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Awards & Recognition

Edinboro University & Northwestern Pennsylvania High School Journalism Competition: First Place (Daniel Anthony, Opinion Category); Fifth Place (Brendan Jubulis, Sports)

Edinboro University & Northwestern Pennsylvania High School Journalism Competition: Third Place (Website)
Student Keystone Press Awards Honorable Mention (Website)

Edinboro University & Northwestern Pennsylvania High School Journalism Competition: Third Place (Website)

The ever growing relationship of academics and hip hop culture


Music, like all other things in life, follows trends, and within the world of hip hop some of the most popular and influential trends are exemplified, advocated, and criticized. For a while now, hip hop culture has dominated the youth, and it wouldn’t be a stretch to say that this particular genre of music has the tightest grip on the young kids of the world. A lot of the things that our generation admires are derived from rap music and the performers that create and maintain this style of art.
In the past, hip hop culture was looked upon as unlawful, inappropriate, and scandalous, but as we’re progressing as a society, we’re beginning to accept these artists and their points of view as credible and educational sources of information that pull influence from many parts of the world.
Chicago-born-and-raised Kanye West speaking at Oxford University and Bronx bred Pusha T speaking at Harvard are only a few recent examples of this rapid shift in cultural acceptance. Instances like these would have been unheard of in the near past but are sure to become more and more common in the near future. Seeing things like this makes me wonder: are we heading towards an age where the street and academic worlds can finally coexist rather than ridicule one another?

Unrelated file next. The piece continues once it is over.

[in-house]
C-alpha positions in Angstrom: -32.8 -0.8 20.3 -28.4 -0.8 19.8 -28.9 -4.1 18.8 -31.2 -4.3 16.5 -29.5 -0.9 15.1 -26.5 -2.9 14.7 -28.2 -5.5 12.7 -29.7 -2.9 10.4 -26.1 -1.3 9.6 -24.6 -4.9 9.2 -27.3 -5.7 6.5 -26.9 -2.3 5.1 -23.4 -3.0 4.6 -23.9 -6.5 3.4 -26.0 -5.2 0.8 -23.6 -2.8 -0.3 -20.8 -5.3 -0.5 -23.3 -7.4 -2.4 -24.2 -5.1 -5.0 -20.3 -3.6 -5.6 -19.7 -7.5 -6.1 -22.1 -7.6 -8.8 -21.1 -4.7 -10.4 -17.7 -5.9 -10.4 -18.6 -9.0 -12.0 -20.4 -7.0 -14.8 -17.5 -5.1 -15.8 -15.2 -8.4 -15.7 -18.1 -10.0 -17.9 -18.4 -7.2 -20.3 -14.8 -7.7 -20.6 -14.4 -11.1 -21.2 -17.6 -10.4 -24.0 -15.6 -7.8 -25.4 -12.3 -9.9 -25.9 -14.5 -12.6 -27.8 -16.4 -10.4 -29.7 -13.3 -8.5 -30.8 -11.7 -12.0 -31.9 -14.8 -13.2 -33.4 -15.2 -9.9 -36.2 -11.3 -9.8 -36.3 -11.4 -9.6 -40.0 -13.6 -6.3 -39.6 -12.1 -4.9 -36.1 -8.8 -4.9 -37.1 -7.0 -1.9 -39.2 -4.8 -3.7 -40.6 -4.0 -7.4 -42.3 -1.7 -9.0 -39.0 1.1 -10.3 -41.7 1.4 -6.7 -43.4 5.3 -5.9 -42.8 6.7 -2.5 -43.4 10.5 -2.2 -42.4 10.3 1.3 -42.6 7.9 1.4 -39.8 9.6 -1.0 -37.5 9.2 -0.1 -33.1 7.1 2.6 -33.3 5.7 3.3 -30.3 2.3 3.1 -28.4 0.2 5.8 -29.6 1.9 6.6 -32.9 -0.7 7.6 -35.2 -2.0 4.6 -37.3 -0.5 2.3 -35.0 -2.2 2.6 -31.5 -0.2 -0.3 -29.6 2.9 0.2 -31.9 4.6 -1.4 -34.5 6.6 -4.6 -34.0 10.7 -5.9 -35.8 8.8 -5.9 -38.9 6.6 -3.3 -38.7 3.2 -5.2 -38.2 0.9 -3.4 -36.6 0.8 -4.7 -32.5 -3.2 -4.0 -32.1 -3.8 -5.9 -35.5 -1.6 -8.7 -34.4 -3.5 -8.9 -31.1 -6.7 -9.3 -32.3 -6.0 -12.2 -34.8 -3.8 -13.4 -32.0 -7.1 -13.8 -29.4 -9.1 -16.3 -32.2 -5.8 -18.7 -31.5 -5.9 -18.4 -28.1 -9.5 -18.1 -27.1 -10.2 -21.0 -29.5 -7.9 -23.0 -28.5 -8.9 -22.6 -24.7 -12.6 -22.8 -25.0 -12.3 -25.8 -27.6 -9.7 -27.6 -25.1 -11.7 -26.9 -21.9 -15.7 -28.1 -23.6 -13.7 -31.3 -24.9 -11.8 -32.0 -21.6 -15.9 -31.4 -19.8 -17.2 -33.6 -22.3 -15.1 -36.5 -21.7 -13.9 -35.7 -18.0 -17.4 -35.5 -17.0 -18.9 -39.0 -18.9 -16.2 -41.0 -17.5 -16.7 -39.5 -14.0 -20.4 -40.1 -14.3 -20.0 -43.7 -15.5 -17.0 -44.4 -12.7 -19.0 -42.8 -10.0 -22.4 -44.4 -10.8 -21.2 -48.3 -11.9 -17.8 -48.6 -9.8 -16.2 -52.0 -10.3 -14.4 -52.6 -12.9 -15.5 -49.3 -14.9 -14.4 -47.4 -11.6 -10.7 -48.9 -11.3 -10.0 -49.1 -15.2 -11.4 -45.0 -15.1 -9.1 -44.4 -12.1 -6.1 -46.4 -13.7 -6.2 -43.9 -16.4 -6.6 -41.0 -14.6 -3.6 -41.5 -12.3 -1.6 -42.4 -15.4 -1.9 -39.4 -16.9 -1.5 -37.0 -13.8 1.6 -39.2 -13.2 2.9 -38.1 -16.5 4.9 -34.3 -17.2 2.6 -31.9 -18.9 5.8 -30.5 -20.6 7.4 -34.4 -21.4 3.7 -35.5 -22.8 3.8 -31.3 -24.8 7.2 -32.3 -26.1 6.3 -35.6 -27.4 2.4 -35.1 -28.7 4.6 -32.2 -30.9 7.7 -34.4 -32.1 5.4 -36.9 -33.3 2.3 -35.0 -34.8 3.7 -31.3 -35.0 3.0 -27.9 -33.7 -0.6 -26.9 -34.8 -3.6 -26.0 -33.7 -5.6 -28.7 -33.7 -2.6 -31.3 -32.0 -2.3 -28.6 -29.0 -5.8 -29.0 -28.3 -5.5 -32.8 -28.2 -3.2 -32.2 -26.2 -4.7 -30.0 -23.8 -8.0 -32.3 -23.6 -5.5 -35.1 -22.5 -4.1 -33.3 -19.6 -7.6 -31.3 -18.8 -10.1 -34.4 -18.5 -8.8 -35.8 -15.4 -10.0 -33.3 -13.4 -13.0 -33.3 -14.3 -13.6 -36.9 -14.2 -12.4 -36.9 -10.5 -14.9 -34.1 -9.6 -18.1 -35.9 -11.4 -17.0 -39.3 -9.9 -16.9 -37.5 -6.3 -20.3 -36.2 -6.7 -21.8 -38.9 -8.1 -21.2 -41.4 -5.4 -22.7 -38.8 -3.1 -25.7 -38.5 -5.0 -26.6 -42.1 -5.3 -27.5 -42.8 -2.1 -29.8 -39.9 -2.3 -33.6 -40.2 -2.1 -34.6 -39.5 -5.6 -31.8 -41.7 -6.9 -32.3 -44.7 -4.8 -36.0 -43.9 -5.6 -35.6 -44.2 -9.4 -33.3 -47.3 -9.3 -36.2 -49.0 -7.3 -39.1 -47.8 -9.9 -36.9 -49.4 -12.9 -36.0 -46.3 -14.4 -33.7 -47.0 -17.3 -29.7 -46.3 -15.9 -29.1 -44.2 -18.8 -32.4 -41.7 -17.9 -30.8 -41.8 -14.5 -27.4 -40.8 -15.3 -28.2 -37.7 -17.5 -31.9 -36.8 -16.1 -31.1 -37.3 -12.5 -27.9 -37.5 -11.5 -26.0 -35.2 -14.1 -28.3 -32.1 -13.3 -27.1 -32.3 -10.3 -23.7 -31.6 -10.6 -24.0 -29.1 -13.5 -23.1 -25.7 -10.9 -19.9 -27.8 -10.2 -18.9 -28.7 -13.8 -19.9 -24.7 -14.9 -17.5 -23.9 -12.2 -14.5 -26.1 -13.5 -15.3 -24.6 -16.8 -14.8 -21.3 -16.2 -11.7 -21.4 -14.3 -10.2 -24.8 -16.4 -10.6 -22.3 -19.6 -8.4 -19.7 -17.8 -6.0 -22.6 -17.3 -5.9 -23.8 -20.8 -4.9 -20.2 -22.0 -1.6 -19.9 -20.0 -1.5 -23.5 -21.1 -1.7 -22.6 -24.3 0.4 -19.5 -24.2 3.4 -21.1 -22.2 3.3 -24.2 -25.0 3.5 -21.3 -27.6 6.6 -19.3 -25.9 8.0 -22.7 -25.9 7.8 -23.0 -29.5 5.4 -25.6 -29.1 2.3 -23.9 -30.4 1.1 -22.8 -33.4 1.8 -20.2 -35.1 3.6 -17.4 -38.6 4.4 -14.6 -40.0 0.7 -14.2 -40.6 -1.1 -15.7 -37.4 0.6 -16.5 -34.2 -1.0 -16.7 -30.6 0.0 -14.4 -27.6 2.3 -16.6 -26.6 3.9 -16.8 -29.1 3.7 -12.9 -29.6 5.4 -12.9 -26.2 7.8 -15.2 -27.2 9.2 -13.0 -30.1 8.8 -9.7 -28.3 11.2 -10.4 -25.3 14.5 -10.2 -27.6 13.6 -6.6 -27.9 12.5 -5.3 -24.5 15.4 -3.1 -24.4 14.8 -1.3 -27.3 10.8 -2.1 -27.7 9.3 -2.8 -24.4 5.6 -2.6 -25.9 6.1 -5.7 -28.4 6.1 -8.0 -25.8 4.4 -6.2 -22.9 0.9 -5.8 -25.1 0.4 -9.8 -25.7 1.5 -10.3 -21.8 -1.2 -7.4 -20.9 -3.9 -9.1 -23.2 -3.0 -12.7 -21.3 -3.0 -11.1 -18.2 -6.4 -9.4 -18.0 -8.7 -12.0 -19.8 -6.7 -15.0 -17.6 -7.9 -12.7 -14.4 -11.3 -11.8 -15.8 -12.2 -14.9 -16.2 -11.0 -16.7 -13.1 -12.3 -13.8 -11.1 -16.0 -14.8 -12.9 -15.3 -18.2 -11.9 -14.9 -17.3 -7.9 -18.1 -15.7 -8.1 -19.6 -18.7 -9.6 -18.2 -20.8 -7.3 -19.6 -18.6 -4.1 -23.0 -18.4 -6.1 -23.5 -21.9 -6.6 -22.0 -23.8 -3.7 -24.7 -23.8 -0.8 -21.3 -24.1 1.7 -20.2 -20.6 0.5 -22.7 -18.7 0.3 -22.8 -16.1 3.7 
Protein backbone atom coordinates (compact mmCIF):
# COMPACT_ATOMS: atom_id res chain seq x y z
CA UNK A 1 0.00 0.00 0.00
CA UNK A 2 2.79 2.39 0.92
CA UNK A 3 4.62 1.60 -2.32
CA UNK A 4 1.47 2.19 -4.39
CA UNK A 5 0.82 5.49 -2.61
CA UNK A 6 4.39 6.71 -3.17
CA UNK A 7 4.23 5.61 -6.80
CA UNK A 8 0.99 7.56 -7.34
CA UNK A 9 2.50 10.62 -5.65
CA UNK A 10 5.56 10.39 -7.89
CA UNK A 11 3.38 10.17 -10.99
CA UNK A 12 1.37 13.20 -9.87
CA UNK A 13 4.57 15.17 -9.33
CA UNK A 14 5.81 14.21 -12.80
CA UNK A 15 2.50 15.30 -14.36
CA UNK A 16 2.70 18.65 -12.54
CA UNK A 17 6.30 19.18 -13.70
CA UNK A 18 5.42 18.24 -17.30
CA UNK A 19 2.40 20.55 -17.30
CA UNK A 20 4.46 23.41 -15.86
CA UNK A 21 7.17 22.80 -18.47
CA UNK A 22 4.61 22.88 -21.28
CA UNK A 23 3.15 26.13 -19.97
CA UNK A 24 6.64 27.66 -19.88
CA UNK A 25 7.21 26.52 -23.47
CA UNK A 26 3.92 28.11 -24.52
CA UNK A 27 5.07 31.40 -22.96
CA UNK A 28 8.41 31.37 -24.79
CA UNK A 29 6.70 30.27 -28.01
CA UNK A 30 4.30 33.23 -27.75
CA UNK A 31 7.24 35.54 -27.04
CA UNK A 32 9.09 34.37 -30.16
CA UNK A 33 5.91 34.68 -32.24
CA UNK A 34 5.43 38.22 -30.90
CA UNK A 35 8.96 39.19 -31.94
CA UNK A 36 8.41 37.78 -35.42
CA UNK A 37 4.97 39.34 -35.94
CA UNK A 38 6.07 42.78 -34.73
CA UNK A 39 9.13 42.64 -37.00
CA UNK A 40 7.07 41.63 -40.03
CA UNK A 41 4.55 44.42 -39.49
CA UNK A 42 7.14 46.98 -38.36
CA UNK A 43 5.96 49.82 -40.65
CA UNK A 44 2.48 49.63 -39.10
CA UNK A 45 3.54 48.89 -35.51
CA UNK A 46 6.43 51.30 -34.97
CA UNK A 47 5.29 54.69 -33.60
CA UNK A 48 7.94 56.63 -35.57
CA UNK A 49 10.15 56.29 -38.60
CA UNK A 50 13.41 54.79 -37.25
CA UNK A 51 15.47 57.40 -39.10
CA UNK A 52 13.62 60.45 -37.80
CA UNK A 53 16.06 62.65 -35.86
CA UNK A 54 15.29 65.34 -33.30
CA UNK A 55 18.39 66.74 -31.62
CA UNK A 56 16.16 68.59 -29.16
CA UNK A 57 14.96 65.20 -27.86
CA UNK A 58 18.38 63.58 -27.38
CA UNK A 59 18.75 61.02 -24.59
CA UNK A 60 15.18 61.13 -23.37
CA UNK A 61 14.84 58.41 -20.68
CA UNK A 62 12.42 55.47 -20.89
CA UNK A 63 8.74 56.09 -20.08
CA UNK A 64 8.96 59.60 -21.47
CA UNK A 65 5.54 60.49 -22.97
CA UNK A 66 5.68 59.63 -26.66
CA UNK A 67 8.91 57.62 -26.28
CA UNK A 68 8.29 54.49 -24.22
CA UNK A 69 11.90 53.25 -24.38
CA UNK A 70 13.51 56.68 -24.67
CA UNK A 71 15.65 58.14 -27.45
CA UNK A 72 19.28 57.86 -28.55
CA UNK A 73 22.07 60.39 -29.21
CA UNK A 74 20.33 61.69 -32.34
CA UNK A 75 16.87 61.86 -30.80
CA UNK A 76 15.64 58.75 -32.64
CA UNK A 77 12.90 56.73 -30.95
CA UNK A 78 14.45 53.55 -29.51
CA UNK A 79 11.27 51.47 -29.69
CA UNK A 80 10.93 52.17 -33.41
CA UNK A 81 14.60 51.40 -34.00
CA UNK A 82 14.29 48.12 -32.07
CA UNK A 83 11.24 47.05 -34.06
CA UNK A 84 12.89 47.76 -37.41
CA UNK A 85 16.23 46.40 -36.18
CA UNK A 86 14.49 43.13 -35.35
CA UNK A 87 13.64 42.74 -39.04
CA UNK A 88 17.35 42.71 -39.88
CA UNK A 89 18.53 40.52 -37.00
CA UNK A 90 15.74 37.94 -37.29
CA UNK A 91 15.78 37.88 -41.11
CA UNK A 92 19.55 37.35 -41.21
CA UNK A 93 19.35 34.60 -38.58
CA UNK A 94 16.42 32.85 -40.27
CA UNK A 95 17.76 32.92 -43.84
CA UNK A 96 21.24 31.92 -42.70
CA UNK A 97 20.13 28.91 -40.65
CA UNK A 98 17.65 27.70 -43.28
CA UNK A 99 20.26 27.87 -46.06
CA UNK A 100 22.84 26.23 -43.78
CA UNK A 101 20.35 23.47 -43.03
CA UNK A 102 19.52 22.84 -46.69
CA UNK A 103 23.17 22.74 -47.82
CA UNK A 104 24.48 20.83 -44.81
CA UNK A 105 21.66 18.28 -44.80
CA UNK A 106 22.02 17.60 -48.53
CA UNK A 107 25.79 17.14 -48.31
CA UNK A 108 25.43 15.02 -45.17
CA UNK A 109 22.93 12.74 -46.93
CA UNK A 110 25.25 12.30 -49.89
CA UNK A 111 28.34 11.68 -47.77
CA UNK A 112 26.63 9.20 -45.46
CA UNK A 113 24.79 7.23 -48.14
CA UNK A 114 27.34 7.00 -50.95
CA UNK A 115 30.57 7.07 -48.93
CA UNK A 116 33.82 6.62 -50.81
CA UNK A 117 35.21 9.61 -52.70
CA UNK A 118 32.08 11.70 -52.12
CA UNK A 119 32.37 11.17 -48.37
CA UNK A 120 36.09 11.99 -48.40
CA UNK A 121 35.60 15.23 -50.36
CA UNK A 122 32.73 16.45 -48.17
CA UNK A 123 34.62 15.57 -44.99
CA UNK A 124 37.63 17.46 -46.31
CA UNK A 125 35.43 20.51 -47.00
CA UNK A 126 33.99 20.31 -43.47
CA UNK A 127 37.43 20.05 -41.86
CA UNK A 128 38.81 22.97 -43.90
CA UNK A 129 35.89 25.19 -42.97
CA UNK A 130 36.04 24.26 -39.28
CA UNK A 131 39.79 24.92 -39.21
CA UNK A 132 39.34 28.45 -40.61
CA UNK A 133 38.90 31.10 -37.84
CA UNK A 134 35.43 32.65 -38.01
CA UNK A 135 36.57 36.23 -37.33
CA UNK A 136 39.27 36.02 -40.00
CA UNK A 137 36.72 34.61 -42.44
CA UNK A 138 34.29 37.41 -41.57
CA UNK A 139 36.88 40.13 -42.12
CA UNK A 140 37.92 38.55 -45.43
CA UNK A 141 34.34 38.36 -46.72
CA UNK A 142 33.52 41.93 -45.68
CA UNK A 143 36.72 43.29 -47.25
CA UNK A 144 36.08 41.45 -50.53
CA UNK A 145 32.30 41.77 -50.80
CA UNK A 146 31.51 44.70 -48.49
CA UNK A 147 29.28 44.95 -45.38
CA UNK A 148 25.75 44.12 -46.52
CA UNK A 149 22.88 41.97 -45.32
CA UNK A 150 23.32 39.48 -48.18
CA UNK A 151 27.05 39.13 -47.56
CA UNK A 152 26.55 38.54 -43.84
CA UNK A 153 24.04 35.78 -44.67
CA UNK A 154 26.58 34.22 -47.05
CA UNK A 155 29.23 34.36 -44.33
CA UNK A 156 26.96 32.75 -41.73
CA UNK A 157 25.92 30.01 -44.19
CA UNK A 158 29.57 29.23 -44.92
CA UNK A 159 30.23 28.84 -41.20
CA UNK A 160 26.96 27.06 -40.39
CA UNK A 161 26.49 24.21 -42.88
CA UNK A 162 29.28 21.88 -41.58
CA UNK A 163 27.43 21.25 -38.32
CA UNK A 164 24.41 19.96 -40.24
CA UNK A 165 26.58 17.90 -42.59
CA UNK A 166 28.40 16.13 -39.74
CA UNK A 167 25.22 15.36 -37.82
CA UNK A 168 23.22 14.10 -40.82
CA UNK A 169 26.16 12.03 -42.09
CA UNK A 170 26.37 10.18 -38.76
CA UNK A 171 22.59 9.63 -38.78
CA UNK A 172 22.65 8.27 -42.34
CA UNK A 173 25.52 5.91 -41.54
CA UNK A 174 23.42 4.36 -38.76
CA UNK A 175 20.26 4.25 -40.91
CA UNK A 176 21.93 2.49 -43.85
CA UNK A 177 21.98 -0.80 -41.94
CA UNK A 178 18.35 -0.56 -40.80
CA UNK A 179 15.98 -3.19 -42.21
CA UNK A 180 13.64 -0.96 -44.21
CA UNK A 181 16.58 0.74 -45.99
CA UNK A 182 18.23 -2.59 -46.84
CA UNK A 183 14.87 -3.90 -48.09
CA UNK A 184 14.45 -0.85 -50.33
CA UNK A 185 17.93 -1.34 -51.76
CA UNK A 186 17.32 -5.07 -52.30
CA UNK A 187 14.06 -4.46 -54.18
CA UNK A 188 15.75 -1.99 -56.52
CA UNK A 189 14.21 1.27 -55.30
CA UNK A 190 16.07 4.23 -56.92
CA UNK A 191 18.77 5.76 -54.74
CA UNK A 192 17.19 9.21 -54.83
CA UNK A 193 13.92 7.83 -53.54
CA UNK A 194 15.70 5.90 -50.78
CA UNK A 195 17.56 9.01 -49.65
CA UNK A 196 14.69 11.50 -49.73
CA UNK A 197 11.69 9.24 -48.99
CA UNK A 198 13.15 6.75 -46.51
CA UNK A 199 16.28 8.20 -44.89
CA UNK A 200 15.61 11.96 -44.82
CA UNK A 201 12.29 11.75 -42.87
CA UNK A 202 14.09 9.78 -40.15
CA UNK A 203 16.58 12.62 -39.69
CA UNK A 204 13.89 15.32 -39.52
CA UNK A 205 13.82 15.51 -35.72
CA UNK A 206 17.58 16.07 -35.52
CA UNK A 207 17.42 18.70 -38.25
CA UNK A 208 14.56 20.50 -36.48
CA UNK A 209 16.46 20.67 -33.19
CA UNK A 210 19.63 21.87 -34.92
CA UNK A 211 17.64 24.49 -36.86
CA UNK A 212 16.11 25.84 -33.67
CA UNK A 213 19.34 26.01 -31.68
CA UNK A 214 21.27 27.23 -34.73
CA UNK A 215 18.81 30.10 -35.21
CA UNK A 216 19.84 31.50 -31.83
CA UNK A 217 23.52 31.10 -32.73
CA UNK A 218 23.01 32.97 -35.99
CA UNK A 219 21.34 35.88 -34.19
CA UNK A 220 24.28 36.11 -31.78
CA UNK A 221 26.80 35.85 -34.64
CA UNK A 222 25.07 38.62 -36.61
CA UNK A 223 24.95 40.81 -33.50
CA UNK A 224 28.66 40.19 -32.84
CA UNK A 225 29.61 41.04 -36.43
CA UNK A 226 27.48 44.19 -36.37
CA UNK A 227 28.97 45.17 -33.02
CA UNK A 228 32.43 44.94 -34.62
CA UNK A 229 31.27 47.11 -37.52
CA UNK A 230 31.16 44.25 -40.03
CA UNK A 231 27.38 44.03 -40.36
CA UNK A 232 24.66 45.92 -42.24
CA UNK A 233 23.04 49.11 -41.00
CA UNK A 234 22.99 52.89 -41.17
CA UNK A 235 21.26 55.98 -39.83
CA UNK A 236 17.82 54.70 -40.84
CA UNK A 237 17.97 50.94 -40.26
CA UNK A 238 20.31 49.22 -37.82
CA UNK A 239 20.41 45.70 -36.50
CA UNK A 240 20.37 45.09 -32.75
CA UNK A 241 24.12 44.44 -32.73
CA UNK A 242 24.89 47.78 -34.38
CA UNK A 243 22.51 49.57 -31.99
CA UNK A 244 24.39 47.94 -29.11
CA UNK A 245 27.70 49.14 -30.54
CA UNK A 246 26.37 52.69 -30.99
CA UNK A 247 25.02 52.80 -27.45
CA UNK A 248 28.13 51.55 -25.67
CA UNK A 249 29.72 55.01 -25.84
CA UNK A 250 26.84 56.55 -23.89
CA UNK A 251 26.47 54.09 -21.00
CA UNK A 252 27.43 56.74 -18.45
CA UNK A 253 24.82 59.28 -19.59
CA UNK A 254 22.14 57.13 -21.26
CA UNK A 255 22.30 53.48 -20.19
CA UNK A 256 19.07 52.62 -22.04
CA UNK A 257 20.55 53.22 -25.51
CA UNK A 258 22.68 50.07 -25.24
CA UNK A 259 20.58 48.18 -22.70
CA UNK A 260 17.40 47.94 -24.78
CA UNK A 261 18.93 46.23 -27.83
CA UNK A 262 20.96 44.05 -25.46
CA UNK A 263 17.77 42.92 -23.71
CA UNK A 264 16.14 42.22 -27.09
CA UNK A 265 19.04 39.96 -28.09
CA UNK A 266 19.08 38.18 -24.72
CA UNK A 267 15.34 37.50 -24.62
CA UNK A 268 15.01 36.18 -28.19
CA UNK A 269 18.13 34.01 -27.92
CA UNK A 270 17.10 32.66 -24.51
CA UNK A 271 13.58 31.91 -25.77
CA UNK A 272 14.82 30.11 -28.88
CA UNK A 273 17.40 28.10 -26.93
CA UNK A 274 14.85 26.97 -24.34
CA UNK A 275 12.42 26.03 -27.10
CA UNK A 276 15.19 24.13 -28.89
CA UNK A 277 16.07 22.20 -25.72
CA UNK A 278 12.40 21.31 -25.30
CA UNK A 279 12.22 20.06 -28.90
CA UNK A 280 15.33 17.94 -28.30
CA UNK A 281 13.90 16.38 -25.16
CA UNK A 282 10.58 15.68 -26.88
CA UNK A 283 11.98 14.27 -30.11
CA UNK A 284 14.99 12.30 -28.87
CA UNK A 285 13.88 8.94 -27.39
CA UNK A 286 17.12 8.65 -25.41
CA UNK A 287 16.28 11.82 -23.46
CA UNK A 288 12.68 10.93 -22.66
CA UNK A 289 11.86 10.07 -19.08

There are plenty of individuals who indicate that this is true. Artists such as long time Cash Money/Young Money front man Lil Wayne, who had a 4.0 GPA in high school and was a reportedly “brilliant student” and fellow A-average high school student turned trap rap superstar 2 Chainz are just a few examples of hip hop artists who find themselves immersed in the streets as performers while simultaneously having excellent and promising academic backgrounds.
For the entirety of its existence, the genre of hip hop has been made out to be a savage and disastrous world full of problematic individuals. Though some of this may be true, I think it’s time for us, as a society, to start recognizing and respecting these artists for the intelligent individuals they are, and make smarter judgements based upon the areas that they come from and the subject matter they touch on in their work. You can be from Compton or you can be from Beverly Hills, the only thing that should matter at the end of the day is the picture that you’re able to paint and the impact that you’re able to create with your work.

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